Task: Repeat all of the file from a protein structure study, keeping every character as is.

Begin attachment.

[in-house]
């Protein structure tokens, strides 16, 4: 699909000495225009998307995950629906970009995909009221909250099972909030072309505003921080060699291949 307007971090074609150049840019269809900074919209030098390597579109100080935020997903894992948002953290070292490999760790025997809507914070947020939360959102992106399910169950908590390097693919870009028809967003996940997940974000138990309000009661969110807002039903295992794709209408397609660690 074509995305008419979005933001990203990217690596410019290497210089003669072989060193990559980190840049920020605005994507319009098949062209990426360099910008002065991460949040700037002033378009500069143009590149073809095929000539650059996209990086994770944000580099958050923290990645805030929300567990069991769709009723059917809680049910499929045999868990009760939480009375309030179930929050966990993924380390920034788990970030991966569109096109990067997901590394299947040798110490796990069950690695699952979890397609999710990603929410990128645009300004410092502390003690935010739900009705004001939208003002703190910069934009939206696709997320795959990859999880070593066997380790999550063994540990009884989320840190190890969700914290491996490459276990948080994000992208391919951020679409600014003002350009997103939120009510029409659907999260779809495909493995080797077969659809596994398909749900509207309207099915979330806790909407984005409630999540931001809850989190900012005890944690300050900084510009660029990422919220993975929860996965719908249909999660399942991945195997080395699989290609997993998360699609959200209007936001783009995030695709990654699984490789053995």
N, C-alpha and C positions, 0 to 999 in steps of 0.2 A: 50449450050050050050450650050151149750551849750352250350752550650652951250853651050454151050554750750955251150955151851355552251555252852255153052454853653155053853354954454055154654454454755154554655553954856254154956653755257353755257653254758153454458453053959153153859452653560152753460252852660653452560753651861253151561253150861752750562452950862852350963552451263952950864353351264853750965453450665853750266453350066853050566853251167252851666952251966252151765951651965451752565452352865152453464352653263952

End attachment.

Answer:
[in-house]
């Protein structure tokens, strides 16, 4: 699909000495225009998307995950629906970009995909009221909250099972909030072309505003921080060699291949 307007971090074609150049840019269809900074919209030098390597579109100080935020997903894992948002953290070292490999760790025997809507914070947020939360959102992106399910169950908590390097693919870009028809967003996940997940974000138990309000009661969110807002039903295992794709209408397609660690 074509995305008419979005933001990203990217690596410019290497210089003669072989060193990559980190840049920020605005994507319009098949062209990426360099910008002065991460949040700037002033378009500069143009590149073809095929000539650059996209990086994770944000580099958050923290990645805030929300567990069991769709009723059917809680049910499929045999868990009760939480009375309030179930929050966990993924380390920034788990970030991966569109096109990067997901590394299947040798110490796990069950690695699952979890397609999710990603929410990128645009300004410092502390003690935010739900009705004001939208003002703190910069934009939206696709997320795959990859999880070593066997380790999550063994540990009884989320840190190890969700914290491996490459276990948080994000992208391919951020679409600014003002350009997103939120009510029409659907999260779809495909493995080797077969659809596994398909749900509207309207099915979330806790909407984005409630999540931001809850989190900012005890944690300050900084510009660029990422919220993975929860996965719908249909999660399942991945195997080395699989290609997993998360699609959200209007936001783009995030695709990654699984490789053995």
N, C-alpha and C positions, 0 to 999 in steps of 0.2 A: 50449450050050050050450650050151149750551849750352250350752550650652951250853651050454151050554750750955251150955151851355552251555252852255153052454853653155053853354954454055154654454454755154554655553954856254154956653755257353755257653254758153454458453053959153153859452653560152753460252852660653452560753651861253151561253150861752750562452950862852350963552451263952950864353351264853750965453450665853750266453350066853050566853251167252851666952251966252151765951651965451752565452352865152453464352653263952